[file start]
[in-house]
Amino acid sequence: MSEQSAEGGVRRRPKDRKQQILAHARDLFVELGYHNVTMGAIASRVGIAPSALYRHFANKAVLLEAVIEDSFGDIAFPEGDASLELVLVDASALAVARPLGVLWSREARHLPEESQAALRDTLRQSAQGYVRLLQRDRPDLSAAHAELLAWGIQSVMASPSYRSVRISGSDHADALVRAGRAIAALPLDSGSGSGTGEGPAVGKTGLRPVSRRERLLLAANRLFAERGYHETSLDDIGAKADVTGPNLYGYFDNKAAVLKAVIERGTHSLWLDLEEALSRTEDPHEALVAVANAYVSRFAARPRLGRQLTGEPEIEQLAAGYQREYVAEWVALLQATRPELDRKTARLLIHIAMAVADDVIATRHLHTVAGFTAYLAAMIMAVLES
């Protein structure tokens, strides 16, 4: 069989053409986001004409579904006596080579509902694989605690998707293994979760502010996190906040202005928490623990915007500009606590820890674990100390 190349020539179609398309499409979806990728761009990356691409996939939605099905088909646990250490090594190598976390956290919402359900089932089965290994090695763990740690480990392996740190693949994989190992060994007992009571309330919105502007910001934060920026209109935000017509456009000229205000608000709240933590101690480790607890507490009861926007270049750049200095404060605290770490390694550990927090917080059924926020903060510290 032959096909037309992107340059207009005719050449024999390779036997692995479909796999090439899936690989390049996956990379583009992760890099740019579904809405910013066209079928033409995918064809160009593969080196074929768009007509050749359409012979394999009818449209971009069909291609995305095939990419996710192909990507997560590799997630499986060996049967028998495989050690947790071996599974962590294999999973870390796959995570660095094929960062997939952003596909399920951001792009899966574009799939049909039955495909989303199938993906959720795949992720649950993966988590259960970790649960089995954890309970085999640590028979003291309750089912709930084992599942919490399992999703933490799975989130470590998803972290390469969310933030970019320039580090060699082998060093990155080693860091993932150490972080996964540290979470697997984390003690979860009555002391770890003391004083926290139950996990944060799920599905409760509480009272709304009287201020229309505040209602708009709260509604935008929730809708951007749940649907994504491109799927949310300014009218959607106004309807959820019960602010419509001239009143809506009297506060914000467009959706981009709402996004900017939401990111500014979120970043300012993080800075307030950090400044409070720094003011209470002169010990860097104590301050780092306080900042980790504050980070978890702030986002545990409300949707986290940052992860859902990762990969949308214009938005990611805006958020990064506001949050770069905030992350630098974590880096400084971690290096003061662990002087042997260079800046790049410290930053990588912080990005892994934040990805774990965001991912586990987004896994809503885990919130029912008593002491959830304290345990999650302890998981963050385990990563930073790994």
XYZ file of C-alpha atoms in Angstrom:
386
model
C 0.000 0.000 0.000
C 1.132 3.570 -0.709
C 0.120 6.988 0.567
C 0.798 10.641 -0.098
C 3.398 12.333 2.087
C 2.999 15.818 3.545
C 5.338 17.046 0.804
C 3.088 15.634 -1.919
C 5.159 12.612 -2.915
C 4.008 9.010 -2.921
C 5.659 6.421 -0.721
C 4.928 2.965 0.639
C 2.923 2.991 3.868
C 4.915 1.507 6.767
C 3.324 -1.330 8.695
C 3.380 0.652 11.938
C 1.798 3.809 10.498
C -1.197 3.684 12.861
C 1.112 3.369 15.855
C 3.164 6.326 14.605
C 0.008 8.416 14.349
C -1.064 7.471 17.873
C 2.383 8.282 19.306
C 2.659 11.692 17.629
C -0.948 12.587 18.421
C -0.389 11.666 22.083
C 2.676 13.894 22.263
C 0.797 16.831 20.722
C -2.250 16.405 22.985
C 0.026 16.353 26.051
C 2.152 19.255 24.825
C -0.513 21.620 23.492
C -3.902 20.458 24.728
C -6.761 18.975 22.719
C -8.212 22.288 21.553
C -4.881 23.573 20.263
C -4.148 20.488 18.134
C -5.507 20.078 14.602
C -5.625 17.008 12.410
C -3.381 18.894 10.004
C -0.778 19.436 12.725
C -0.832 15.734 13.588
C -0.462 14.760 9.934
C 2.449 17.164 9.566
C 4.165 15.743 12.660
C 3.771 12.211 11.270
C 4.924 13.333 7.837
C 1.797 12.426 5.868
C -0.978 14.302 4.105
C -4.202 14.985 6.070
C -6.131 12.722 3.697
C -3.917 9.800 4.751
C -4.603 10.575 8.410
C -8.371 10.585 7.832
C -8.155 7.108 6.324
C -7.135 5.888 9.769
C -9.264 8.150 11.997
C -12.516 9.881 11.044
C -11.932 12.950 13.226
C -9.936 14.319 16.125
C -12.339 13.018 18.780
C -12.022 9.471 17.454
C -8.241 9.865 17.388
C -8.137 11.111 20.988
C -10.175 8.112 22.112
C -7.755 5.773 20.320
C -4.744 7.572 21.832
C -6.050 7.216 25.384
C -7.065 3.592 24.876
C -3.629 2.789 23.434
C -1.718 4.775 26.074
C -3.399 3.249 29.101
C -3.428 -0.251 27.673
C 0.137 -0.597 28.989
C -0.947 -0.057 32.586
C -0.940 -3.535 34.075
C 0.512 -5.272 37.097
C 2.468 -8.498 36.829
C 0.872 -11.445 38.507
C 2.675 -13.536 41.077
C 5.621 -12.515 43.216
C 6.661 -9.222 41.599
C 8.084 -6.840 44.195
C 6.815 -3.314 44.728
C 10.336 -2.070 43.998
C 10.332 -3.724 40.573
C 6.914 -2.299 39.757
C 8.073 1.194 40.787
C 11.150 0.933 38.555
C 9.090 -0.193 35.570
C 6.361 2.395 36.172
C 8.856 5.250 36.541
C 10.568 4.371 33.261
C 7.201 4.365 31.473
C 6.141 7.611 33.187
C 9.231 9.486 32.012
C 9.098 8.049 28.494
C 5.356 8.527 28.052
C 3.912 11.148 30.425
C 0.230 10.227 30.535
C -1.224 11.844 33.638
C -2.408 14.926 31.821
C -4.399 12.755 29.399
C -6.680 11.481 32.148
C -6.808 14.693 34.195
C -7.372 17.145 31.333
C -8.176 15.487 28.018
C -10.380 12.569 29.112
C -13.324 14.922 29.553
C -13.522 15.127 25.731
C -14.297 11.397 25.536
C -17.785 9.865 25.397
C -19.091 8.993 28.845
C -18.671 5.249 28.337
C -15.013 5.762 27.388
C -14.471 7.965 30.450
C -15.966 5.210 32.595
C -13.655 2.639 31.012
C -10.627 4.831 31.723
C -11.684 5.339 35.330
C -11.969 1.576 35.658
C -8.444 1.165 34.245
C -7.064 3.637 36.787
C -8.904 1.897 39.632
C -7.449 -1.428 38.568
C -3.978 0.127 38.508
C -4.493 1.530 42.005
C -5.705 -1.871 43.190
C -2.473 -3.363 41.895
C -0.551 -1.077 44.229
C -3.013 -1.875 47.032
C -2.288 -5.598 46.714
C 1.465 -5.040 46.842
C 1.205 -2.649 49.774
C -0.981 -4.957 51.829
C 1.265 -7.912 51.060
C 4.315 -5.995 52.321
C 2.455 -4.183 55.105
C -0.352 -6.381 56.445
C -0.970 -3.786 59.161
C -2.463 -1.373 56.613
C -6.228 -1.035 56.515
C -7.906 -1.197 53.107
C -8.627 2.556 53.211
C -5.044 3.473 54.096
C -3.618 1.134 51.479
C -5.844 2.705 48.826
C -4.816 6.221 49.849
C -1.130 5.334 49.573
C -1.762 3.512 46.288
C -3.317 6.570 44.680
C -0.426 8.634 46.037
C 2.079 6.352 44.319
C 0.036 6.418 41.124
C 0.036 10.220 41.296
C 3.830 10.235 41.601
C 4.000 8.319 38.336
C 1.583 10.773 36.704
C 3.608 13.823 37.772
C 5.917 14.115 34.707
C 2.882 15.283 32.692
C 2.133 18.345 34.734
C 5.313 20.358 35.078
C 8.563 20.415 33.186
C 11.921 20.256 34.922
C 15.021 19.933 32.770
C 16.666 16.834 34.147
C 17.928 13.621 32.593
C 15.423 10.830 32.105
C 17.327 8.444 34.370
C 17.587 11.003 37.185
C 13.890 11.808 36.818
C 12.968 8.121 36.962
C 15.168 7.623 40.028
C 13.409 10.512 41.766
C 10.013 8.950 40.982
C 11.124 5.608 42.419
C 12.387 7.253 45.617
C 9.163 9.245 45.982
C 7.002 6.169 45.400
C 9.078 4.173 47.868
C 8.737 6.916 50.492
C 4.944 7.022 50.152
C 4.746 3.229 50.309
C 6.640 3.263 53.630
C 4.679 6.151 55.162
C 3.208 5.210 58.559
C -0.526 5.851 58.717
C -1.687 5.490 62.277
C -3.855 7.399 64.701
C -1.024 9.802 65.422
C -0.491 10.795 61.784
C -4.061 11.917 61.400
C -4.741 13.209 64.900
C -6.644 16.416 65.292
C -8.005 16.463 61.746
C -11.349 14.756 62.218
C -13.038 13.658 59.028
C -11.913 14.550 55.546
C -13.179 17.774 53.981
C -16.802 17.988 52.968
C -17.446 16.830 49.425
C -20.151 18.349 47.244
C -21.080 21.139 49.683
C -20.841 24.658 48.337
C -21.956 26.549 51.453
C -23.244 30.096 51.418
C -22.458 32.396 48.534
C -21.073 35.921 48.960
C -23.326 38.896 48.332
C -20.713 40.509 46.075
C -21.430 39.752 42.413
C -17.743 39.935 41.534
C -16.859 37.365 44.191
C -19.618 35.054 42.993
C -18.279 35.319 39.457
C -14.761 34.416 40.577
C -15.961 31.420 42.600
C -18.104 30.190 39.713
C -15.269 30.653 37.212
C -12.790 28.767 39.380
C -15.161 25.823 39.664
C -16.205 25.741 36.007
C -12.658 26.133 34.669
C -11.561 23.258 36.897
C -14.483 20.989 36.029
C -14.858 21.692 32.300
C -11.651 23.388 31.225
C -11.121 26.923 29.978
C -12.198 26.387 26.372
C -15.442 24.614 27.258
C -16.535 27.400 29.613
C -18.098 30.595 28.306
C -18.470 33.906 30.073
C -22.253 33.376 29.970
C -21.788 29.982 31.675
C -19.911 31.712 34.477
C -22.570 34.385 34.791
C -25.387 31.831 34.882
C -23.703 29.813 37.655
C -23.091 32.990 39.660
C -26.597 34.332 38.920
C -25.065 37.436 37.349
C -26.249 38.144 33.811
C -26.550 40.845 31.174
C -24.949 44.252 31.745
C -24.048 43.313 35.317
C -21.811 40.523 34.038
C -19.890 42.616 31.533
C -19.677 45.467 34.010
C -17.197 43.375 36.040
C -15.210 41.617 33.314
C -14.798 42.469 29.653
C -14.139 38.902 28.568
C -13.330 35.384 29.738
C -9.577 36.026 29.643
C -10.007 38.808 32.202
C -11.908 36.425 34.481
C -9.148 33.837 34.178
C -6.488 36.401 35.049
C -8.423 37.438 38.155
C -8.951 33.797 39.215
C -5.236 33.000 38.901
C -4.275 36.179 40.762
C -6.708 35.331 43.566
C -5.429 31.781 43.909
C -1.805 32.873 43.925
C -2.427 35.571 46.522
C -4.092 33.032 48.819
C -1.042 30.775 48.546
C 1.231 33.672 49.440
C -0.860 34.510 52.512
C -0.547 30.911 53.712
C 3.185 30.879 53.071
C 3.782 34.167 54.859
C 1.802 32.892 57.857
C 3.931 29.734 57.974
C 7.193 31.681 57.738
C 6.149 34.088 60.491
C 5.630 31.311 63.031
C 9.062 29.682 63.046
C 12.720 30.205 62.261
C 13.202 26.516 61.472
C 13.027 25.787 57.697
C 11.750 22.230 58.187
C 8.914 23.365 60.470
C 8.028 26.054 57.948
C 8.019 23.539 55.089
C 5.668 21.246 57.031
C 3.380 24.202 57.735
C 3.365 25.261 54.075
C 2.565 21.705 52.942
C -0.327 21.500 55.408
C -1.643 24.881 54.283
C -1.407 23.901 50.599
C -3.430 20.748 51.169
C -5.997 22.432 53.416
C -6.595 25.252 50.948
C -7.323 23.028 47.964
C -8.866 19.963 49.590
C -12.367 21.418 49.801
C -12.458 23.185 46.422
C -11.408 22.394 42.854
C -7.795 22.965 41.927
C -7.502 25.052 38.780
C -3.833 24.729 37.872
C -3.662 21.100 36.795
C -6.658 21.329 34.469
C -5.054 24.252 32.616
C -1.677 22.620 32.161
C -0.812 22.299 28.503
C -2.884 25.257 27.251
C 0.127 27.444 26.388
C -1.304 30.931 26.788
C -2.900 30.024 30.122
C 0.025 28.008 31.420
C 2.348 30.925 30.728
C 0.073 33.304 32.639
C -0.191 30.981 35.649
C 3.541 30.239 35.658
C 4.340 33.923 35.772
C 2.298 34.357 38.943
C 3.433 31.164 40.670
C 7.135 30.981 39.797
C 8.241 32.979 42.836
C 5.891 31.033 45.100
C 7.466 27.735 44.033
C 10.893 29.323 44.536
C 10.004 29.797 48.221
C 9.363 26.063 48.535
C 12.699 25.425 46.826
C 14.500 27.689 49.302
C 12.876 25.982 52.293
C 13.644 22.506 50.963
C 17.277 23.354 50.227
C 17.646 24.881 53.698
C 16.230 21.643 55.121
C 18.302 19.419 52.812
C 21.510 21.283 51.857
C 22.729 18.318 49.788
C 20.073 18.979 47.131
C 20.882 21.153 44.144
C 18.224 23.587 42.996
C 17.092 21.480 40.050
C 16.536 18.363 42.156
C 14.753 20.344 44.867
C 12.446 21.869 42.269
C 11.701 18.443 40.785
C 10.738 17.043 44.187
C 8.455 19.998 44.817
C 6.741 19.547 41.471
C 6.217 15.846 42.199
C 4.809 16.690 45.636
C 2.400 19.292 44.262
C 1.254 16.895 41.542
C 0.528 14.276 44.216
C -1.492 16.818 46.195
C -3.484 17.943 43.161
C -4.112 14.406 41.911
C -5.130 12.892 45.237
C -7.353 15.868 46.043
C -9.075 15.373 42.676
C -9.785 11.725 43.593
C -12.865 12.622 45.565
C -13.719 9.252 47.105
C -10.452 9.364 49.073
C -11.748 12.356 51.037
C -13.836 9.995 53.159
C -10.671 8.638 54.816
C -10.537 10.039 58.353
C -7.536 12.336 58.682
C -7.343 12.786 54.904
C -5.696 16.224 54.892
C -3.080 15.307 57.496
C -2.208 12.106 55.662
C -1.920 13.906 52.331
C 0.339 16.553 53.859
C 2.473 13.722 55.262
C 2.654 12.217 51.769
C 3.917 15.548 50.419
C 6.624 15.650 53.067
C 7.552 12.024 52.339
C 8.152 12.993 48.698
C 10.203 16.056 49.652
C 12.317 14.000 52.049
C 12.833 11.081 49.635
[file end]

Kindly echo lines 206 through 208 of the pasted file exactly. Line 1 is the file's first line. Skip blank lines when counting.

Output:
C -13.179 17.774 53.981
C -16.802 17.988 52.968
C -17.446 16.830 49.425